When we say that we’re into Astronomy, it will raise a lot of curious questions. Some are testing knowledge, while others address the common things that people either forget or have not learned. Whether it’s in a stargazing scenario with groups, or in the public eye, it’s only inevitable that we will get asked the usual questions pertaining to the heavens.
What ______ is That?!
This question gets asked so often, that I have taken the liberty of simply giving you a graph on what the object might be.
Usually it is a bright object that’s easily seen under light polluted skies; thus it’s easy to remember. It’s always nice to hear the reactions when people learn that they’re looking at a planet instead of a star. Satellites and the ISS are distinct because of their appearing to move “among the stars” and because they often fade in and out of view depending on their position to reflect sunlight while in outer space.
“The Pluto Question”
For people who were alive at any point from its official discovery and naming in 1930 up until its “demotion” in 2006, this is a LOT of people who grew up with NINE planets, not eight, including the author of this post!
This is the simplest explanation:
Another asteroid belt beyond Neptune, named the Kuiper Belt, was discovered starting in 1992, and due to the discovery of objects similar in size and orbit to Pluto, this led the status of Pluto as a planet to be debated. After Eris, an object slightly smaller in diameter but more massive in weight than Pluto, was discovered in 2005, this led to the International Astronomical Union (IAU) to define a planet using three criteria:
- A Planet orbits the Sun
- A Planet has enough mass and gravity to form a nearly round shape
- A Planet has “cleared the neighborhood” – is gravitationally dominant, and does not share orbits with similar sized objects.
Because Pluto is constrained by the gravity of Neptune, and because it shares orbits with objects in the Kuiper Belt, it was thus reclassified as a Dwarf Planet, which otherwise has two out of the three criteria that define a planet.
<Insert Astrology Question Here>
“Do you study horoscopes?” “Do you dress up in wizard robes and do rituals?” and “Was the recent Solar Eclipse related to peoples behaviors?” are just a few of the questions I’ve been asked. Many simply confuse the word, which is simply because of our English language.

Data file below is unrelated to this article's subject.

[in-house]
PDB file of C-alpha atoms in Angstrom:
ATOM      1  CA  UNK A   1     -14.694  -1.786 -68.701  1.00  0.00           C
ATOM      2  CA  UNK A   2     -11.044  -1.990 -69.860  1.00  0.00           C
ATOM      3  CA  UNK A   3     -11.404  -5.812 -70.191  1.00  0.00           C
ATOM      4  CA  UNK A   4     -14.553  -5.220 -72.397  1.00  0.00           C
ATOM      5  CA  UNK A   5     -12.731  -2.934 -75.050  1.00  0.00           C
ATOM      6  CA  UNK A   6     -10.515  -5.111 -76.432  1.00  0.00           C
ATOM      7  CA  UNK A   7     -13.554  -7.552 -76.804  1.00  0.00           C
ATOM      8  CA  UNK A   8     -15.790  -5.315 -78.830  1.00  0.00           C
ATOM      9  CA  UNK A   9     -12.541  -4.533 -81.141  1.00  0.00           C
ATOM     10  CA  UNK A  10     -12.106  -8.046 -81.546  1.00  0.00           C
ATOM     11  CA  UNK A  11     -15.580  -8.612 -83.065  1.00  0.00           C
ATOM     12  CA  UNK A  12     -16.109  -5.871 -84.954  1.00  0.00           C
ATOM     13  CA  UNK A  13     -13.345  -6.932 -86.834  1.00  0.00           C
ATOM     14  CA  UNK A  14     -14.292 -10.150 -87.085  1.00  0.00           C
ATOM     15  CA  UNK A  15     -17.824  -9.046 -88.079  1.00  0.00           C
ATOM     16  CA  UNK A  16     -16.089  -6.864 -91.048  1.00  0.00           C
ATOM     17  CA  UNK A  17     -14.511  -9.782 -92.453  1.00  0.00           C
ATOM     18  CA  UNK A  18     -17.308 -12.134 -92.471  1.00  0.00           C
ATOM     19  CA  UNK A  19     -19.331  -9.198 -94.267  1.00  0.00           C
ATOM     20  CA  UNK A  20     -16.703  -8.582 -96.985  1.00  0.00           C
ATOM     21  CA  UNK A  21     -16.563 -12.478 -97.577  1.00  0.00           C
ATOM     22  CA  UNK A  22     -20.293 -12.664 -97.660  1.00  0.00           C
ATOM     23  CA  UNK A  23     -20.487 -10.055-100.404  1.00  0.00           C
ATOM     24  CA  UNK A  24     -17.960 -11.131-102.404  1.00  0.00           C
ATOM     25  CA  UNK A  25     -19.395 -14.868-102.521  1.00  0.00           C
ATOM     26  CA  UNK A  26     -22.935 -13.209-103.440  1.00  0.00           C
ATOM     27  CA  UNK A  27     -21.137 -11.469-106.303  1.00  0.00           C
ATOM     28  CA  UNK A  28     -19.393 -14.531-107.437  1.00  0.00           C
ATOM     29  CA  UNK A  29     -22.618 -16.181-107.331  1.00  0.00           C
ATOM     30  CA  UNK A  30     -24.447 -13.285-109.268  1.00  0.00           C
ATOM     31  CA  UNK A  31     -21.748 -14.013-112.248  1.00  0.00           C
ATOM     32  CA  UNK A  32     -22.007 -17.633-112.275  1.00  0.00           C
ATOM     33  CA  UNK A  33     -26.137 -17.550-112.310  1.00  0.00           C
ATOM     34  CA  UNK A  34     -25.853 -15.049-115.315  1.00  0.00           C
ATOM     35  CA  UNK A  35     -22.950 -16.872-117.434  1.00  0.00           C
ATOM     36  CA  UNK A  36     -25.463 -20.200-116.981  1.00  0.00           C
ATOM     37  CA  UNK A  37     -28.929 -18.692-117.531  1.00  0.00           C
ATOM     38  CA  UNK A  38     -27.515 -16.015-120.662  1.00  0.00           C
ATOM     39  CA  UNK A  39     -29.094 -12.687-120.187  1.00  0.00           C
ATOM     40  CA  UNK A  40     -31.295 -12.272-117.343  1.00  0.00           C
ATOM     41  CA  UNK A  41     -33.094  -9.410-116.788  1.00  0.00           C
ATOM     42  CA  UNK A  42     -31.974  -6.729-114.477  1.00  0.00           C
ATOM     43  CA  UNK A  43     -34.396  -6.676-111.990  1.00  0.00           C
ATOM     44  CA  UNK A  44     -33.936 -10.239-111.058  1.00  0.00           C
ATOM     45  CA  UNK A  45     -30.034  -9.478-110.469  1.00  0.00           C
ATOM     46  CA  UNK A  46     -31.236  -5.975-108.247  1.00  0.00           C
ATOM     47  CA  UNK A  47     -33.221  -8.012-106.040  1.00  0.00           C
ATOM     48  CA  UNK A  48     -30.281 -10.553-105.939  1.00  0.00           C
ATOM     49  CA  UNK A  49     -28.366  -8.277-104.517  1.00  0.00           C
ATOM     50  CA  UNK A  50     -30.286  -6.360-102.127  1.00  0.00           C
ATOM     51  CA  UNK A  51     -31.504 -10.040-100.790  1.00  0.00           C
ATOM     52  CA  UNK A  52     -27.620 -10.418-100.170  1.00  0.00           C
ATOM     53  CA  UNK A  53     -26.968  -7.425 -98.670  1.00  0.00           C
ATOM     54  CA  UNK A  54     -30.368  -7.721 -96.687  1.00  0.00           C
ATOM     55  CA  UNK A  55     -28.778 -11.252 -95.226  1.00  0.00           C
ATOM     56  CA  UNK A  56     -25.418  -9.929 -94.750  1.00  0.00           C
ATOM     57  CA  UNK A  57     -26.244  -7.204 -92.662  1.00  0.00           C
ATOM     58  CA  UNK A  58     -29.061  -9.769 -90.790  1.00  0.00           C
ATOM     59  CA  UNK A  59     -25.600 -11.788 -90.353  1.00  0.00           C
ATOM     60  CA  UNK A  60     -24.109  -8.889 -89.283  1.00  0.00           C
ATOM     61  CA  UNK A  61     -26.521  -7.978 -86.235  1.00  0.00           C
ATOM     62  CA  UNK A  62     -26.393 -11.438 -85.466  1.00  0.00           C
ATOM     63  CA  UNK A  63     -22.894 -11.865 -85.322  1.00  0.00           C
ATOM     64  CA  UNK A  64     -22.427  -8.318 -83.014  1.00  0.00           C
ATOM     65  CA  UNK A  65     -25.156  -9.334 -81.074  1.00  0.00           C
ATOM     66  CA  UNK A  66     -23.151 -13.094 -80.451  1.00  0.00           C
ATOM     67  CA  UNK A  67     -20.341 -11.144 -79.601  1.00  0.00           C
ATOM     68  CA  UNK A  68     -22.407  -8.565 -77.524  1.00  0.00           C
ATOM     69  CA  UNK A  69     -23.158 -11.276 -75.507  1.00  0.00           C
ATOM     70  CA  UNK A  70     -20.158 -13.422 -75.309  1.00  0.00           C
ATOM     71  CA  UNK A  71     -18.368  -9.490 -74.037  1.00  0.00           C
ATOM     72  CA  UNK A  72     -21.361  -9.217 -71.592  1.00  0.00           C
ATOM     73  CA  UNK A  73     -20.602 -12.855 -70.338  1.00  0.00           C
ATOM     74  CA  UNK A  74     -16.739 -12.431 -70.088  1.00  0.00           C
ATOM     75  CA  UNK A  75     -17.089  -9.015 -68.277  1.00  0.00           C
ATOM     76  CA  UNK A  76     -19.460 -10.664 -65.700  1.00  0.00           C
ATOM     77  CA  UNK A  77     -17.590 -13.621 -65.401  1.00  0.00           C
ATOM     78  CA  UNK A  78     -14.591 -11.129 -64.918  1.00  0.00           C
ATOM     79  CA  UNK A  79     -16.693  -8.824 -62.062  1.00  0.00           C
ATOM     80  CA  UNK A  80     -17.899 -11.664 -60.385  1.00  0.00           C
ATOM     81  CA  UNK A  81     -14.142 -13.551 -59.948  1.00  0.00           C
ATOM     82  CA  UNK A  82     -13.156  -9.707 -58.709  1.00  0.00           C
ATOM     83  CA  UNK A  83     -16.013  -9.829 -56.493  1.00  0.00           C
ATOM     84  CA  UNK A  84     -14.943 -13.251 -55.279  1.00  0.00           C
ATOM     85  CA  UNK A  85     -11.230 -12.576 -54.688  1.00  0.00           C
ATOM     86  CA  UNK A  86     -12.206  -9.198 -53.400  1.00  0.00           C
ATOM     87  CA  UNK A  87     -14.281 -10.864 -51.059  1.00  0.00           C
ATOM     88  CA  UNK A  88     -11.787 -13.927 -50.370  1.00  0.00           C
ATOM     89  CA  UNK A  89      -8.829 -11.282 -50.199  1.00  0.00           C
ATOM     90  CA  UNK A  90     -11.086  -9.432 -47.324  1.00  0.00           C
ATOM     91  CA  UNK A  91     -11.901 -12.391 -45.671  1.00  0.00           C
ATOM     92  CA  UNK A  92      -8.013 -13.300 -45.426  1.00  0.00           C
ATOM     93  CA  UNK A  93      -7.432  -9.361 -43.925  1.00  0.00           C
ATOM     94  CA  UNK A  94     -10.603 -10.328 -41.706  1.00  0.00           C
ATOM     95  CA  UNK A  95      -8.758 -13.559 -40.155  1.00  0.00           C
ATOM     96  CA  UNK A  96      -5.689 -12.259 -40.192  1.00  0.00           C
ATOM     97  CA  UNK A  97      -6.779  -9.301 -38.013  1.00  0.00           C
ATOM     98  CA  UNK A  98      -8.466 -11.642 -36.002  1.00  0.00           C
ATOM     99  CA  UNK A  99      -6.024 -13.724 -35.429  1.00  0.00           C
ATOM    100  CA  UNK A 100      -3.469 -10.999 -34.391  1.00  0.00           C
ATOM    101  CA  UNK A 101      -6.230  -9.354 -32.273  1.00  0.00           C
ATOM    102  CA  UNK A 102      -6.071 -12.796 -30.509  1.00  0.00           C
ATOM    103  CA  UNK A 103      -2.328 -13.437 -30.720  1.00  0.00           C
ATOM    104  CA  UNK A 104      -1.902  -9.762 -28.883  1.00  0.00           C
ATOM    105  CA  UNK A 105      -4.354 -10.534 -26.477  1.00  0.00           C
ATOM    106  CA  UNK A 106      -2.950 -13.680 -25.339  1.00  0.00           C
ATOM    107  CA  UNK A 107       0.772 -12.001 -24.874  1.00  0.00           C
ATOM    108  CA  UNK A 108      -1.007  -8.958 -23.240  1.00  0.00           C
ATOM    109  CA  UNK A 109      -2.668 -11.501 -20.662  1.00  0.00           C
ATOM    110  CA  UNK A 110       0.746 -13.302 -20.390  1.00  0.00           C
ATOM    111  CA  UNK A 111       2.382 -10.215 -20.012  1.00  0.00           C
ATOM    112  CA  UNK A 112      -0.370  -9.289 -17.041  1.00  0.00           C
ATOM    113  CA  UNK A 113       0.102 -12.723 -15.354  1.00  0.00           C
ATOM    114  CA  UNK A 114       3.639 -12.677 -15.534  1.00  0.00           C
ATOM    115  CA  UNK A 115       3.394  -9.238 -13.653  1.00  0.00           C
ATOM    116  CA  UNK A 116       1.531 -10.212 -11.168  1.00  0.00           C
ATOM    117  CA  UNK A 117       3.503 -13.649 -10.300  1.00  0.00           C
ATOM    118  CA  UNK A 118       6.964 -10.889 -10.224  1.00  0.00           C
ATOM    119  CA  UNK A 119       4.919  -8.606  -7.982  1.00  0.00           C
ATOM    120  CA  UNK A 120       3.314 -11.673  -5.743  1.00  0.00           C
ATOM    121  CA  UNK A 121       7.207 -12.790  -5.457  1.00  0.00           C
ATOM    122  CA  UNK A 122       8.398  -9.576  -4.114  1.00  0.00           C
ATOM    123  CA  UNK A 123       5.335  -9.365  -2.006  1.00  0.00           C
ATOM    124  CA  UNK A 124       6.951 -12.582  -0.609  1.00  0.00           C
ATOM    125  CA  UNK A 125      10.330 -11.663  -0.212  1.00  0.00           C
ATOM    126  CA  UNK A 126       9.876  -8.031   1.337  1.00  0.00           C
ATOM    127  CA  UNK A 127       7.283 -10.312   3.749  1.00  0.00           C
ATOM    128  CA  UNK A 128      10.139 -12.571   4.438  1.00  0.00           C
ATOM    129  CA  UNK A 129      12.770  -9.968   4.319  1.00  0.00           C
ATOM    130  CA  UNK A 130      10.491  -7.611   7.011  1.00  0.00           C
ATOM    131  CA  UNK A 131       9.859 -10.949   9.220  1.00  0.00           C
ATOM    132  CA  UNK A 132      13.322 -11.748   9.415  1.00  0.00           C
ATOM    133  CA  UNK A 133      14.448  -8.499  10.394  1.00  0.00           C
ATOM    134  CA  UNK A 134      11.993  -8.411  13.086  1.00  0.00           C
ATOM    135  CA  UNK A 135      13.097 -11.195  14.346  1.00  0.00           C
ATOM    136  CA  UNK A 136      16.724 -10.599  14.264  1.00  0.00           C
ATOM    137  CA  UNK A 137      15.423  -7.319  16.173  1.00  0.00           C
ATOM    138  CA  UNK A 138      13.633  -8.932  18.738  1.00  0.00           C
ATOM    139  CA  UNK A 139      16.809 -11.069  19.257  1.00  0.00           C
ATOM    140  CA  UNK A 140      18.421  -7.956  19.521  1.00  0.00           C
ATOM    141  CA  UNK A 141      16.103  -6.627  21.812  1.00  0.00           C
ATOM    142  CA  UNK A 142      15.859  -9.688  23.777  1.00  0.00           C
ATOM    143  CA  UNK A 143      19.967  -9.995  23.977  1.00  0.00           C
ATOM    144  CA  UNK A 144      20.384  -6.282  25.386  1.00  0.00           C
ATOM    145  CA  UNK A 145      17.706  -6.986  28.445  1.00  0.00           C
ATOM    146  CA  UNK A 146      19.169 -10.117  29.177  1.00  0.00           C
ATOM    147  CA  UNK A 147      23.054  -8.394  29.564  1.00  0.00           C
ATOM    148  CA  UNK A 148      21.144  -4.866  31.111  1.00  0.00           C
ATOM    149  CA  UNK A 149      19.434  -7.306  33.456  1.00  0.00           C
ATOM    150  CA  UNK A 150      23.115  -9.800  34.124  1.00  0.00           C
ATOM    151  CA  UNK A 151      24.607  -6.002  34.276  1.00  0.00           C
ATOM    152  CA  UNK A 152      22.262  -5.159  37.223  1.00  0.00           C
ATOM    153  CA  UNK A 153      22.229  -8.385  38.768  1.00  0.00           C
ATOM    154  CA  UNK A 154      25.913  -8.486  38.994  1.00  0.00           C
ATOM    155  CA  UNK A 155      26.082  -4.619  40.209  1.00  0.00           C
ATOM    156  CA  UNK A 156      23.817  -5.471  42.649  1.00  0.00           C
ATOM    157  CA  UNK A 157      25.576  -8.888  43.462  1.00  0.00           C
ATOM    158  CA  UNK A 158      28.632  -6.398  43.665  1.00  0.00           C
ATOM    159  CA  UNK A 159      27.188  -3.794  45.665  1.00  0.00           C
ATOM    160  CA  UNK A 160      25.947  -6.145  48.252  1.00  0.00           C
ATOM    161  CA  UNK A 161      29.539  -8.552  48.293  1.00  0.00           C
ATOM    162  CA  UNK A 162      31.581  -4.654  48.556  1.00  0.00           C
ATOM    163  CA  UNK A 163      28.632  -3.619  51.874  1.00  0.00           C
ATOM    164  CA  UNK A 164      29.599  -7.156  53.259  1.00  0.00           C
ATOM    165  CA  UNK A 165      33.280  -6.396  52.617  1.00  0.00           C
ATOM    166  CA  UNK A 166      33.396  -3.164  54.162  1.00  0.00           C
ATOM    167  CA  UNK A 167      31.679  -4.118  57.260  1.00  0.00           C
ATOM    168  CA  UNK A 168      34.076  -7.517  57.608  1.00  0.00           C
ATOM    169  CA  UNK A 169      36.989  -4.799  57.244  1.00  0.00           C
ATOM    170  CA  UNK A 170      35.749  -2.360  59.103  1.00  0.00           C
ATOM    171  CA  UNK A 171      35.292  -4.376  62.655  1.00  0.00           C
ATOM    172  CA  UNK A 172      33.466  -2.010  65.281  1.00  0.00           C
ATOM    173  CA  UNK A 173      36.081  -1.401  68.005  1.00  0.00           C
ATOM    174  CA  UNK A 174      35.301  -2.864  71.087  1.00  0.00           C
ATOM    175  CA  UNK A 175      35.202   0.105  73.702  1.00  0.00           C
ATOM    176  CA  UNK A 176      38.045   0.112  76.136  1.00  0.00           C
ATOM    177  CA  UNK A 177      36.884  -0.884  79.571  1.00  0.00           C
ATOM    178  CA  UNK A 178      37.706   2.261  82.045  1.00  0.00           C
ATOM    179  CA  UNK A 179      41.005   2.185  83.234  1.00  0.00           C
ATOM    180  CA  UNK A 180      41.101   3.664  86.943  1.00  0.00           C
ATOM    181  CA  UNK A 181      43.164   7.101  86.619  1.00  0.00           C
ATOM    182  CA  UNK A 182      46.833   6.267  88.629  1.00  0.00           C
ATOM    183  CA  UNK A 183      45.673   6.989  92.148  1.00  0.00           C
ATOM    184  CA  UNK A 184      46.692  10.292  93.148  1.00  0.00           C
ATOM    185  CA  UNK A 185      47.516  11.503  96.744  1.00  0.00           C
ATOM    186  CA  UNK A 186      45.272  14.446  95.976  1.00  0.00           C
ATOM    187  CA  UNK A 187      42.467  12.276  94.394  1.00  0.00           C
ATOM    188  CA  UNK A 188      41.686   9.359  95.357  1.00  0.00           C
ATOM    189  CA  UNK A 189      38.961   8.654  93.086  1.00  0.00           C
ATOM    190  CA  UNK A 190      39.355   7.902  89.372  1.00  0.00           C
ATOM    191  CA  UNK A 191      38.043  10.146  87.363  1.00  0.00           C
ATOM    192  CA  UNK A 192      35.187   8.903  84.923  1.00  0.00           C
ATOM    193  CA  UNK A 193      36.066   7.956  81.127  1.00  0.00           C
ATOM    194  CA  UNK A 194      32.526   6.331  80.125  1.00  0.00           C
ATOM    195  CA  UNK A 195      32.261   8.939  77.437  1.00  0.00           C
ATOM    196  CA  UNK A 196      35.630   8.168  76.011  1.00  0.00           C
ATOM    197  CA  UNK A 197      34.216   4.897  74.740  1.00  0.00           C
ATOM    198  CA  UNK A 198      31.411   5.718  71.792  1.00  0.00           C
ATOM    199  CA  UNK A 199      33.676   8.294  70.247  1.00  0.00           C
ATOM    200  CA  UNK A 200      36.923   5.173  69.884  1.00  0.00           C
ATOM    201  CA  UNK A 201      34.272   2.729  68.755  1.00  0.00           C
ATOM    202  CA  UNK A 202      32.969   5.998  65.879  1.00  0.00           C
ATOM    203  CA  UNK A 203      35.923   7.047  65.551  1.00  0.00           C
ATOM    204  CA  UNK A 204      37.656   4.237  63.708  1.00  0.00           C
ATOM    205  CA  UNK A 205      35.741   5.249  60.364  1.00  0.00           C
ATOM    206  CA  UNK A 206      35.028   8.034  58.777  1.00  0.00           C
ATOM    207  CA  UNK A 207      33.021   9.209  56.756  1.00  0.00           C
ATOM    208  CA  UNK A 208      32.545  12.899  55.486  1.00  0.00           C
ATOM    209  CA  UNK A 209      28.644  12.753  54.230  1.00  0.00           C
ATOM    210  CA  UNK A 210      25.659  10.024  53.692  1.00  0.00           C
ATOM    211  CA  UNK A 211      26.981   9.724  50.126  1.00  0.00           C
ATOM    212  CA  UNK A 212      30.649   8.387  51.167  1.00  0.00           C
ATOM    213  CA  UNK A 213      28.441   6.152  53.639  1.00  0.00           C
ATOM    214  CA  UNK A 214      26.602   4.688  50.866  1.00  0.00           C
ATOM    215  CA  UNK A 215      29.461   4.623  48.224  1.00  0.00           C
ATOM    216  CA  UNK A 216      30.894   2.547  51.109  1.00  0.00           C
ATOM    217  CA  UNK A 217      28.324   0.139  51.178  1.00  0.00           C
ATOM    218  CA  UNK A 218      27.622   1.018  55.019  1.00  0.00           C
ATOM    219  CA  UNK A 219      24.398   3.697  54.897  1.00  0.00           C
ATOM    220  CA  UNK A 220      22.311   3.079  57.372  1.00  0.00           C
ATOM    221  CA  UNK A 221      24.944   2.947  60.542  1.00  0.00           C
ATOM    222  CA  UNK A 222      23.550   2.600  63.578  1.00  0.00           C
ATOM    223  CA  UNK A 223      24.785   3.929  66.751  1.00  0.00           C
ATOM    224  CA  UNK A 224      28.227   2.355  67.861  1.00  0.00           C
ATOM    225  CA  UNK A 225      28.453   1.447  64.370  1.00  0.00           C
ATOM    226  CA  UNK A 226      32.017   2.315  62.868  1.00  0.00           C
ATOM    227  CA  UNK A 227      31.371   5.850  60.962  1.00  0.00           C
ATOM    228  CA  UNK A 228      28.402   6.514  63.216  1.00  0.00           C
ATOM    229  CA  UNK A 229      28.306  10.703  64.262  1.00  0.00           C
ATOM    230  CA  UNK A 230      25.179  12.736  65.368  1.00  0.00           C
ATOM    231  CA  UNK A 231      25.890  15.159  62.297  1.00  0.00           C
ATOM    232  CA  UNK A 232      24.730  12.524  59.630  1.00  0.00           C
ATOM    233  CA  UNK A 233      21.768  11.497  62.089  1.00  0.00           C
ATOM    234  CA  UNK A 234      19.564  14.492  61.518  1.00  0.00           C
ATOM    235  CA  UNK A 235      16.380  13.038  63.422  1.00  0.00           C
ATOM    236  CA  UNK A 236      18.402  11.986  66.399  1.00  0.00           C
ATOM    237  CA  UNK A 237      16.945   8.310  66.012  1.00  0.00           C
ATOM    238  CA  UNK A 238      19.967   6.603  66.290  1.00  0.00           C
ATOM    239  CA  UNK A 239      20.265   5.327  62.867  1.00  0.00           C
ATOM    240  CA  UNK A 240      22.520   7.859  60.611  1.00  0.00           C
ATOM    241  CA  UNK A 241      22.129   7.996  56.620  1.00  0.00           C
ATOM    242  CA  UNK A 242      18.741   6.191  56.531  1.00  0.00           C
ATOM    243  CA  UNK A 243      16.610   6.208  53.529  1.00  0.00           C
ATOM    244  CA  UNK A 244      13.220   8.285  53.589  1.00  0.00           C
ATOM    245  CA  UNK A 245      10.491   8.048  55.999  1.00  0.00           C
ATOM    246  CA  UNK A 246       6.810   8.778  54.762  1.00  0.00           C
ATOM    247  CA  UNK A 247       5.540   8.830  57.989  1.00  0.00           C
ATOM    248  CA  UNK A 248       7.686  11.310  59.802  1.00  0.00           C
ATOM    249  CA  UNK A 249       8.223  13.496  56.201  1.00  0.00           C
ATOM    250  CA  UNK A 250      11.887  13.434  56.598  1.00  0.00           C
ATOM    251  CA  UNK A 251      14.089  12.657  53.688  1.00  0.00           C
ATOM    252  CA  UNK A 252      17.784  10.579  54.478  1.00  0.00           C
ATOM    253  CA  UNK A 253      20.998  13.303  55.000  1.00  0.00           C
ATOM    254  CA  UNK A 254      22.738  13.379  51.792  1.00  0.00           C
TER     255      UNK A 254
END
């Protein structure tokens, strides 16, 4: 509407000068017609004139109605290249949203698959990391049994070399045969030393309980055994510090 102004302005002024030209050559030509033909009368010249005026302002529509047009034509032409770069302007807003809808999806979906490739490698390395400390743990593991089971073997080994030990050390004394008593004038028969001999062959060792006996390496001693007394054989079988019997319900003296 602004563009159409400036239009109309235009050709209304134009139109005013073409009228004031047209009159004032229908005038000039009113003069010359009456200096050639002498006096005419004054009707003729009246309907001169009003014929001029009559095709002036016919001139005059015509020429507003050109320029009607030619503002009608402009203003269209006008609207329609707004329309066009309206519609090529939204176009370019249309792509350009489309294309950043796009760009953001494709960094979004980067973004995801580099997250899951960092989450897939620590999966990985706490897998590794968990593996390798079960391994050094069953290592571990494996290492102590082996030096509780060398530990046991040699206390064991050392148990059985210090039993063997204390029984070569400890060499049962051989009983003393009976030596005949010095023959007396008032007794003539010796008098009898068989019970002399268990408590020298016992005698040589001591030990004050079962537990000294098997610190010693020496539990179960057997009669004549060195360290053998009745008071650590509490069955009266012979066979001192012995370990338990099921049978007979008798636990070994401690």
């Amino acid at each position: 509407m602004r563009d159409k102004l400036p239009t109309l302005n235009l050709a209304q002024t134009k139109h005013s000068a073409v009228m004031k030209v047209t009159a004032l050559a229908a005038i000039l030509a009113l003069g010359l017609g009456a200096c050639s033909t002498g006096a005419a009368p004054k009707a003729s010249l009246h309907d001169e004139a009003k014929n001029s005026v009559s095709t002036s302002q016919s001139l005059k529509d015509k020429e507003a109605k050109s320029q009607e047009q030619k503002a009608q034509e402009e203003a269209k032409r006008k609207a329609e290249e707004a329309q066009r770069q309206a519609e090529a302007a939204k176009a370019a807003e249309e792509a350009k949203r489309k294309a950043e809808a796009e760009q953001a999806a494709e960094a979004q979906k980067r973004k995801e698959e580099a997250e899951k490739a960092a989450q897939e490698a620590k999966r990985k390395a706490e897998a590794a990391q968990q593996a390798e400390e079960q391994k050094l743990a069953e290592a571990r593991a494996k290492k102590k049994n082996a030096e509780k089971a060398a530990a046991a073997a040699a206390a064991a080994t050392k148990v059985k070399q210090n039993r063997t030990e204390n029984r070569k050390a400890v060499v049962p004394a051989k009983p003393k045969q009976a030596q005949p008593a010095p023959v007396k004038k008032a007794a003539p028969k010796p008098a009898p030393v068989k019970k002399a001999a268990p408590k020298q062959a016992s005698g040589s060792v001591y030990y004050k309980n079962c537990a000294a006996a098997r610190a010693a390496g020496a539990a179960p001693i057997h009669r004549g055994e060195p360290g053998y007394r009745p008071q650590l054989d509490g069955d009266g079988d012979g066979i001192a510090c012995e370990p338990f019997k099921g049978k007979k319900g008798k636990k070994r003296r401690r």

“Astro” relates to the stars, celestial objects, and outer space. “Logy” means “study or interest” and thus we can easily see the confusion.
But then again, Astrology is defined as the study of movements and relative positions of celestial bodies interpreted as having an influence on human affairs and the natural world.
The phrase “Nomy” is denoting a specified area of knowledge or the laws governing it, and thus Astronomy is more about the physical characteristics, and the science behind how the Universe works and operates, not necessarily how it influences human behavior.
While I’m not against horoscopes and people who believe in it, people simply need to realize that Astrology and Astronomy are two completely different things.
Do You Believe in Aliens?
The simple answer is, yes I do.
Does that mean I’m into UFO’s, people’s experiences with them, and government conspiracy theories? It’s interesting, definitely, but it’s not my cup of tea.
When we go over the astronomy aspect of it, let’s just remember this:
When I was a kid, the common knowledge was “it’s quite possible there’s planets around other stars.” Now we have confirmed over 3,700 exoplanets, and the number will continue to grow!
With that said, think about how many stars are in our own galaxy. Now think about how many of them possibly have planets. Of that number, then think about how many of those planets are in a star’s “habitable zone” where they can support liquid water. That number comes to 11 billion possible “earth-like” planets in our galaxy alone!
When you factor in how many galaxies there are in the Universe, it’s overwhelming to think and realize “there is no way we’re alone!”
So why haven’t we been able to contact or heard from other beings in faraway star systems?
The speed of light is limited to 186,000 miles per second, and a light year is about 6 trillion miles. The nearest star to our Solar System is around 4 light years away. Not only would it take 4 years for an earth-based signal to reach that star system, but another 4 years for that signal to come back if a civilization with the same technological capabilities was able to respond.
Some civilizations perhaps have not reached where we are and/or have already been killed off, while others may have surpassed us in advancement. Unfortunately, in our lifetime, we most likely will never find that out!
Maybe we will get a signal back from a close by star. Perhaps one day in the far future we will be able to send human colonies to distant star systems, but with our current technology it would take ~80,000 years to get to the nearest star outside our Solar System!
If you’re not a great traveler, staying on Earth is the better option.